In order to be effective, Lake Point must exercise its right to terminate within six (6) months of the Closing Date (defined in the Purchase and Sale Agreement). Lake Point’s termination of this Agreement in conformity with this article shall not divest Lake Point of the deposit placed in escrow that became non-refundable under the terms of the Purchase and Sale Agreement, and, in such event, Lake Point may pursue enforcement of any and all remedies available to Lake Point arising from the County’s breach of the Purchase and Sale Agreement, all of which remedies shall be cumulative and not exclusive. For purposes of clarity, however, if Lake Point defaults under the Purchase and Sale Agreement, the County shall not have the right to terminate this Settlement Agreement, which shall remain in full force and effect notwithstanding any default by Lake Point under the Purchase and Sale Agreement, and in such event, the County’s remedies for such default shall be limited to those remedies expressly provided in the Purchase and Sale Agreement.

Closing. The closing of the transaction under the Purchase and Sale Agreement shall occur on January 18, 2018 (the “Closing Date’), time being of the essence, unless this date is extended by the mutual agreement of the Parties.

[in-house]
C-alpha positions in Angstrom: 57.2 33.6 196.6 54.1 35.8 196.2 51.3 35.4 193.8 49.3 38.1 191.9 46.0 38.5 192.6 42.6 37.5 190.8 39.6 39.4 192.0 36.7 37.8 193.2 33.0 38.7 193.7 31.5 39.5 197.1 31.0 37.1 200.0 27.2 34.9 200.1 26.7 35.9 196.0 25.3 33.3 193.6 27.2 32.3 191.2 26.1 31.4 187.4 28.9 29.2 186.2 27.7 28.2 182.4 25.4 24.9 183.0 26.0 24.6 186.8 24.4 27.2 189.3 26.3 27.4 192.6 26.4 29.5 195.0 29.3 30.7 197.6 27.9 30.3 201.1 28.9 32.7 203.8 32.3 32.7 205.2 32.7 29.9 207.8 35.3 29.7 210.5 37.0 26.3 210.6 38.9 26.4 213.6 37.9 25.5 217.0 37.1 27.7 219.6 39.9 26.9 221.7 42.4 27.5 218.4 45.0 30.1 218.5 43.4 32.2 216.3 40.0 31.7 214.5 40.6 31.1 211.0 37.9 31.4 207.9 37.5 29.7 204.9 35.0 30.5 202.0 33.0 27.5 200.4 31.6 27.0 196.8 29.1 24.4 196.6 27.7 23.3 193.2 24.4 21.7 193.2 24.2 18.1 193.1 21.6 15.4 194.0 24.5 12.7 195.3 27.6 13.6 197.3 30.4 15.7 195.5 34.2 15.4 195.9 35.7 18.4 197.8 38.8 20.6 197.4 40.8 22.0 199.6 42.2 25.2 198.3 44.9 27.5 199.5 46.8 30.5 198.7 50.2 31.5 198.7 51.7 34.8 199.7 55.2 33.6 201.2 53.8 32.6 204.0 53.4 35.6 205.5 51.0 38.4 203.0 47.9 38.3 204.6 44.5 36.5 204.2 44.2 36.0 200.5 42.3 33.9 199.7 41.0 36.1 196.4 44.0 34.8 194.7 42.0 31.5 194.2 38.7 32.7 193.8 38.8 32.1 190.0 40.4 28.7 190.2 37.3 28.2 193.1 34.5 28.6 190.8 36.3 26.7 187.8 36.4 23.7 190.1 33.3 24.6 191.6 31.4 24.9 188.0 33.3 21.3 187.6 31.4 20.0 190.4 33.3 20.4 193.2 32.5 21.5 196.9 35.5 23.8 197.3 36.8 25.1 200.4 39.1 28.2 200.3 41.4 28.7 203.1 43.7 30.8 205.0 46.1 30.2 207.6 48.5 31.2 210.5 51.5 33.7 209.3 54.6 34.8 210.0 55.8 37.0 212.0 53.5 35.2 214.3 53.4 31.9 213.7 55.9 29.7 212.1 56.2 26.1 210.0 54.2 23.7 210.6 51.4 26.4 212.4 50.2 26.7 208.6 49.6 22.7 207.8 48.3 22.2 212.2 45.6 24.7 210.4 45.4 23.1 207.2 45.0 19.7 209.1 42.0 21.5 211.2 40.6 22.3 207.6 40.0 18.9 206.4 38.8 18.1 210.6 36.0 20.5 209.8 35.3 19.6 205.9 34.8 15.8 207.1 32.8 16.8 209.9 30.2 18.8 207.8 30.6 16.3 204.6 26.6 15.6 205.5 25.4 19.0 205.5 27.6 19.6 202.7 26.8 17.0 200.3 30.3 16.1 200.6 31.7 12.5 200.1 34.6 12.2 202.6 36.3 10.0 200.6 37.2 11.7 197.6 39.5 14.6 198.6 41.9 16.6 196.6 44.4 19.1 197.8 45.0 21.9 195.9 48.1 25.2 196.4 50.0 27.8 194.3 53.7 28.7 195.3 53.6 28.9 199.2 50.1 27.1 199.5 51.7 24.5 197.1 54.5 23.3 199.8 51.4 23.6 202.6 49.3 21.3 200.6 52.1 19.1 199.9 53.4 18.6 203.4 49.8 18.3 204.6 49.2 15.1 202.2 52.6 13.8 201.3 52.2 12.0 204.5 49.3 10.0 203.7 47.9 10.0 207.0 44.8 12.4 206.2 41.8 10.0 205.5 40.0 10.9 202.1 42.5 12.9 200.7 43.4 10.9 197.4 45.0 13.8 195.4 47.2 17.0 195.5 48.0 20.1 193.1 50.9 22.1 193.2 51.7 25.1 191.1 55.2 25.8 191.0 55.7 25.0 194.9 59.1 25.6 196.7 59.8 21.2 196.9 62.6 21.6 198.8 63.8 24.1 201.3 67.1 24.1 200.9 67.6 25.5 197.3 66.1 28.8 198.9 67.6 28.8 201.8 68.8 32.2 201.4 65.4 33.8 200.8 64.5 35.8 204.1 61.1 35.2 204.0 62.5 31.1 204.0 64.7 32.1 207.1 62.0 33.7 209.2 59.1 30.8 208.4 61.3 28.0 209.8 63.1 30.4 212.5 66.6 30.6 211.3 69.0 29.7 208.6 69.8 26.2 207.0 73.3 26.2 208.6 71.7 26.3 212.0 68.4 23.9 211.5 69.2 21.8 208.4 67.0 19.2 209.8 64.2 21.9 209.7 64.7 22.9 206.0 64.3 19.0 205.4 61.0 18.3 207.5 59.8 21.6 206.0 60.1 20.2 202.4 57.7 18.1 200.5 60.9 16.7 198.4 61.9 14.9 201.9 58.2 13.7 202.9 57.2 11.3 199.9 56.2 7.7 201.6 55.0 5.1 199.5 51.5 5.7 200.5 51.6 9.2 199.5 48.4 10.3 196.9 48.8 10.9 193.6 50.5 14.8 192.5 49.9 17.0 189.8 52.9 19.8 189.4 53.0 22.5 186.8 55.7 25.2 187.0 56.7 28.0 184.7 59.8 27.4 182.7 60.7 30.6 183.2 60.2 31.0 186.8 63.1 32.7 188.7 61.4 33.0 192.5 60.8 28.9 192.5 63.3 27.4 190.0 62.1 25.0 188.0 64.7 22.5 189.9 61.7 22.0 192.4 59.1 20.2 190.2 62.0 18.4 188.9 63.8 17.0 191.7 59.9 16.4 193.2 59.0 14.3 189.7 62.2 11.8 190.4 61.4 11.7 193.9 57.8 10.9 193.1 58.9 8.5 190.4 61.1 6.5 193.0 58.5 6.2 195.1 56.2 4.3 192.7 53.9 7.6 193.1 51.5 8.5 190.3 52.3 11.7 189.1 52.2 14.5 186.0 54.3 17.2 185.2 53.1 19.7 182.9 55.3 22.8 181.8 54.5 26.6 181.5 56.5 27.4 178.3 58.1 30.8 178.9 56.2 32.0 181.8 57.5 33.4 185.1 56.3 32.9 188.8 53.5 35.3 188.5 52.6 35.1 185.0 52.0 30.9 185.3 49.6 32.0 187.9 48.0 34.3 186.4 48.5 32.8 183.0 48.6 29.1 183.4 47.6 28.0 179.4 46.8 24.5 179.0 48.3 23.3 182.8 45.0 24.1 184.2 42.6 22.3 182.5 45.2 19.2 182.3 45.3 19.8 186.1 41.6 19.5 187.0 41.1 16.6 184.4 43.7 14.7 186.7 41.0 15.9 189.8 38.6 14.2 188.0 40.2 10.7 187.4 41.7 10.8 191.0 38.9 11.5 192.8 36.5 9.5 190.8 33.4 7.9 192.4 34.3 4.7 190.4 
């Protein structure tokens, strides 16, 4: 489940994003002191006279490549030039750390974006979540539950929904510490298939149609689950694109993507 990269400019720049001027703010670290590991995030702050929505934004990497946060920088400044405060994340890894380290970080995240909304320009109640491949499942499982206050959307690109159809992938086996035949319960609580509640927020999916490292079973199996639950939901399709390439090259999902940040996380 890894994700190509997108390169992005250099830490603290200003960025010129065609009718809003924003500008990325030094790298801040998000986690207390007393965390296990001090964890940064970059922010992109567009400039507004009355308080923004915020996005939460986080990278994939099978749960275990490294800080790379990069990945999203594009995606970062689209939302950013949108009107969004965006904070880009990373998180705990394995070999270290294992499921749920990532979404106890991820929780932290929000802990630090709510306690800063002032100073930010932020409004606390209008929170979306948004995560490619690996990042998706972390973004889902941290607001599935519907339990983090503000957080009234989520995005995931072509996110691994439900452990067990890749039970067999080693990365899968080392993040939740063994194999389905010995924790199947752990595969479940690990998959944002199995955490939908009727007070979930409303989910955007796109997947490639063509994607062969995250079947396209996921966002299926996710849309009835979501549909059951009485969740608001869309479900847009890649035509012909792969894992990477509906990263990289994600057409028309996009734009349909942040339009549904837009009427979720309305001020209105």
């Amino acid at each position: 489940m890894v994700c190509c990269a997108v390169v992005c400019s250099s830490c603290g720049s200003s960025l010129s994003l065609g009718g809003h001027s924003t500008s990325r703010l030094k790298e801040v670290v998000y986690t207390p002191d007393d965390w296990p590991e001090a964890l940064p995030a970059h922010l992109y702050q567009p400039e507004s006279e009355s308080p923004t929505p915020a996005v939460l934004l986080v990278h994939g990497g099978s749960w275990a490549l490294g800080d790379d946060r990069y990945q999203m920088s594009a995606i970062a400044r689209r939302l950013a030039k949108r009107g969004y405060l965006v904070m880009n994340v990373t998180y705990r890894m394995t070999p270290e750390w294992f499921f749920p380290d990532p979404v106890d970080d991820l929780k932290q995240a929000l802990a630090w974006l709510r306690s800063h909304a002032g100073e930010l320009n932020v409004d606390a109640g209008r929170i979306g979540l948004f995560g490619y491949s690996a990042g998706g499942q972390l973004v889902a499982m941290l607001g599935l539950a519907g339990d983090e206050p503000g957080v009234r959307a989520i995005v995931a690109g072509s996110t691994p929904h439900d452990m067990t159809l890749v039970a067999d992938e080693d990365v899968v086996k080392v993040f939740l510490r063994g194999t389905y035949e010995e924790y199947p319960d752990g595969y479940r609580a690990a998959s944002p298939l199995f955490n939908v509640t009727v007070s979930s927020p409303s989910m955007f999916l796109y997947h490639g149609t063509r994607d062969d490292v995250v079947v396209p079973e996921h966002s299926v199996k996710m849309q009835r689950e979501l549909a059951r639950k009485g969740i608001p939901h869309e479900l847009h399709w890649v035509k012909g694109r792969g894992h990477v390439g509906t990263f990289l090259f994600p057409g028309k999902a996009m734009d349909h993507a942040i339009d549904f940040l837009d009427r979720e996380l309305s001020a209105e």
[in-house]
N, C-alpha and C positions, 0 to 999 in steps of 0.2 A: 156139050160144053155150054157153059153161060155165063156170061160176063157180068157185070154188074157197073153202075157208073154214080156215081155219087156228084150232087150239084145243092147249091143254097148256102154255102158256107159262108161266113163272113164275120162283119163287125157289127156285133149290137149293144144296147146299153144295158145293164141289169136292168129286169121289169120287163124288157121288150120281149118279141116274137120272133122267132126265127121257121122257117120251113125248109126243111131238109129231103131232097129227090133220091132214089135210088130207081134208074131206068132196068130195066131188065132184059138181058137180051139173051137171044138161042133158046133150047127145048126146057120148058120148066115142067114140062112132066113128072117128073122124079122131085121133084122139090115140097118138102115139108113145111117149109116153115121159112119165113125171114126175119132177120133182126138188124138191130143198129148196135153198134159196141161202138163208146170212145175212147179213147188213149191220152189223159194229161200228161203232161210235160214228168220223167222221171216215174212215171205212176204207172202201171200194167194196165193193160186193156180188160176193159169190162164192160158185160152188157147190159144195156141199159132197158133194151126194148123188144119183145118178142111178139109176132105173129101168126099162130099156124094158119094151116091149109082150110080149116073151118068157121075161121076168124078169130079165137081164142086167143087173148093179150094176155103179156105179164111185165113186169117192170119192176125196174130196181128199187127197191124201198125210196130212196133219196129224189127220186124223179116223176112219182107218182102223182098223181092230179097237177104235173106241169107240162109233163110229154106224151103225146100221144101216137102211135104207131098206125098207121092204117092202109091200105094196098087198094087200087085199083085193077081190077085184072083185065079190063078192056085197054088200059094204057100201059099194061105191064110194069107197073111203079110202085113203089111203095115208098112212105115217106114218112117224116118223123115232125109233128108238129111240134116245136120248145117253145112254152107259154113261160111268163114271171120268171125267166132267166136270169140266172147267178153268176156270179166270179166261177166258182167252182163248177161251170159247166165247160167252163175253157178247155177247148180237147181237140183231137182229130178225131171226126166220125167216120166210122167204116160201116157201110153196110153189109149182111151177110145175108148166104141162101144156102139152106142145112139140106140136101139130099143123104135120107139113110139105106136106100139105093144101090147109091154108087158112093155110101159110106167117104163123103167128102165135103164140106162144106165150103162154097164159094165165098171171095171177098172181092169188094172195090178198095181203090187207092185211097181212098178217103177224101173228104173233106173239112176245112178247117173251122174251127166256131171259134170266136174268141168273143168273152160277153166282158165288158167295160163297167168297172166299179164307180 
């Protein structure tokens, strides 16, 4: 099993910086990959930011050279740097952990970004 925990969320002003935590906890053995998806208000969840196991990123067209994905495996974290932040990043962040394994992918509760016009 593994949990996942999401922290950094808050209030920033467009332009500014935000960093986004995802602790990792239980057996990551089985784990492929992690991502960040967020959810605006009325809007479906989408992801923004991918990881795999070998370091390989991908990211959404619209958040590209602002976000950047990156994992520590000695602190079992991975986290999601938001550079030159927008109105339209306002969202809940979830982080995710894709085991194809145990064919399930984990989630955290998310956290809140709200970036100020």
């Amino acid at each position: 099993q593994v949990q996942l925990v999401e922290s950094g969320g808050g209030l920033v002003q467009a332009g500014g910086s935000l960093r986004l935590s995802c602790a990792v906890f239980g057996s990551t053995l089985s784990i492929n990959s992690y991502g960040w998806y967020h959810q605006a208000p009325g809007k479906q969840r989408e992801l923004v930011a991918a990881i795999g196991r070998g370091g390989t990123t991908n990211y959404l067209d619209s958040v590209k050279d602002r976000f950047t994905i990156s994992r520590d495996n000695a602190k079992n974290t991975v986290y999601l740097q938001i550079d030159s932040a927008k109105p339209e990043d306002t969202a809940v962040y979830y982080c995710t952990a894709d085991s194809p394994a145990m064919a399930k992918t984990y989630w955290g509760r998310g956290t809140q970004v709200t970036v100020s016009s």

( Changes the A2 zoning category, Agricultural Ranchettes) to allow mining and “ancillary uses)

Redi-Mix Concrete Plant. Upon approval of the Settlement

ement, the County will consider proposed revisions to Section 3.412, Article 3 of the LDR’s to allow construction of a concrete batch plant on the Lake Point Property, a copy of which is attached hereto as Exhibit D (“Redi-Mix Concrete Plant Amendment’). The County shall expedite the process allowable under the law in order to ensure that the Redi-Mix Concrete Plant Amendment is approved or denied without delay. Should any third party make a challenge to the Redi-Mix Concrete Plant Amendment, the County agrees, at its expense, to move to expedite the consideration and resolution of any such challenge(s) and to seek any and all allowable sanctions against such third-party challenger(s).If the County is successful in obtaining sanctions (including attorneys’ fees and costs) against a thirdparty challenger,the County agrees that it will not waive, forgive or reduce the awarded amount. Lake Point is specifically relying on these representations in order to enter into this Settlement Agreement.